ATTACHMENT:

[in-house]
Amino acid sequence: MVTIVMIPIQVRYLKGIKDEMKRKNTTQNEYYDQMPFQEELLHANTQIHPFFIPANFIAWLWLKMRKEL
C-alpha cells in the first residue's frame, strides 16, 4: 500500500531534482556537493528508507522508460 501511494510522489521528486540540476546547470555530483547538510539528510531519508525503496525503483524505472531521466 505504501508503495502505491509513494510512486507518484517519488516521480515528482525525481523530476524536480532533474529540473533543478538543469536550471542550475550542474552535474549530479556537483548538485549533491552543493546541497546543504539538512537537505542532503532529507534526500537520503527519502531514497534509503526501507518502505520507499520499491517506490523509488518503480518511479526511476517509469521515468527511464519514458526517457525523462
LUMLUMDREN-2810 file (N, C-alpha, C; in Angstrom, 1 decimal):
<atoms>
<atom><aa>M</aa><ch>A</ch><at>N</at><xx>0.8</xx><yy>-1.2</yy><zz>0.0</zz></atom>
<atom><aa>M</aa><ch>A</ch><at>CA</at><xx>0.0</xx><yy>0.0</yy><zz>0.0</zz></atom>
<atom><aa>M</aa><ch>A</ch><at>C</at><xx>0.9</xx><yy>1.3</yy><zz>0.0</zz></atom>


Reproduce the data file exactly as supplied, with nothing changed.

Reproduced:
[in-house]
Amino acid sequence: MVTIVMIPIQVRYLKGIKDEMKRKNTTQNEYYDQMPFQEELLHANTQIHPFFIPANFIAWLWLKMRKEL
C-alpha cells in the first residue's frame, strides 16, 4: 500500500531534482556537493528508507522508460 501511494510522489521528486540540476546547470555530483547538510539528510531519508525503496525503483524505472531521466 505504501508503495502505491509513494510512486507518484517519488516521480515528482525525481523530476524536480532533474529540473533543478538543469536550471542550475550542474552535474549530479556537483548538485549533491552543493546541497546543504539538512537537505542532503532529507534526500537520503527519502531514497534509503526501507518502505520507499520499491517506490523509488518503480518511479526511476517509469521515468527511464519514458526517457525523462
LUMLUMDREN-2810 file (N, C-alpha, C; in Angstrom, 1 decimal):
<atoms>
<atom><aa>M</aa><ch>A</ch><at>N</at><xx>0.8</xx><yy>-1.2</yy><zz>0.0</zz></atom>
<atom><aa>M</aa><ch>A</ch><at>CA</at><xx>0.0</xx><yy>0.0</yy><zz>0.0</zz></atom>
<atom><aa>M</aa><ch>A</ch><at>C</at><xx>0.9</xx><yy>1.3</yy><zz>0.0</zz></atom>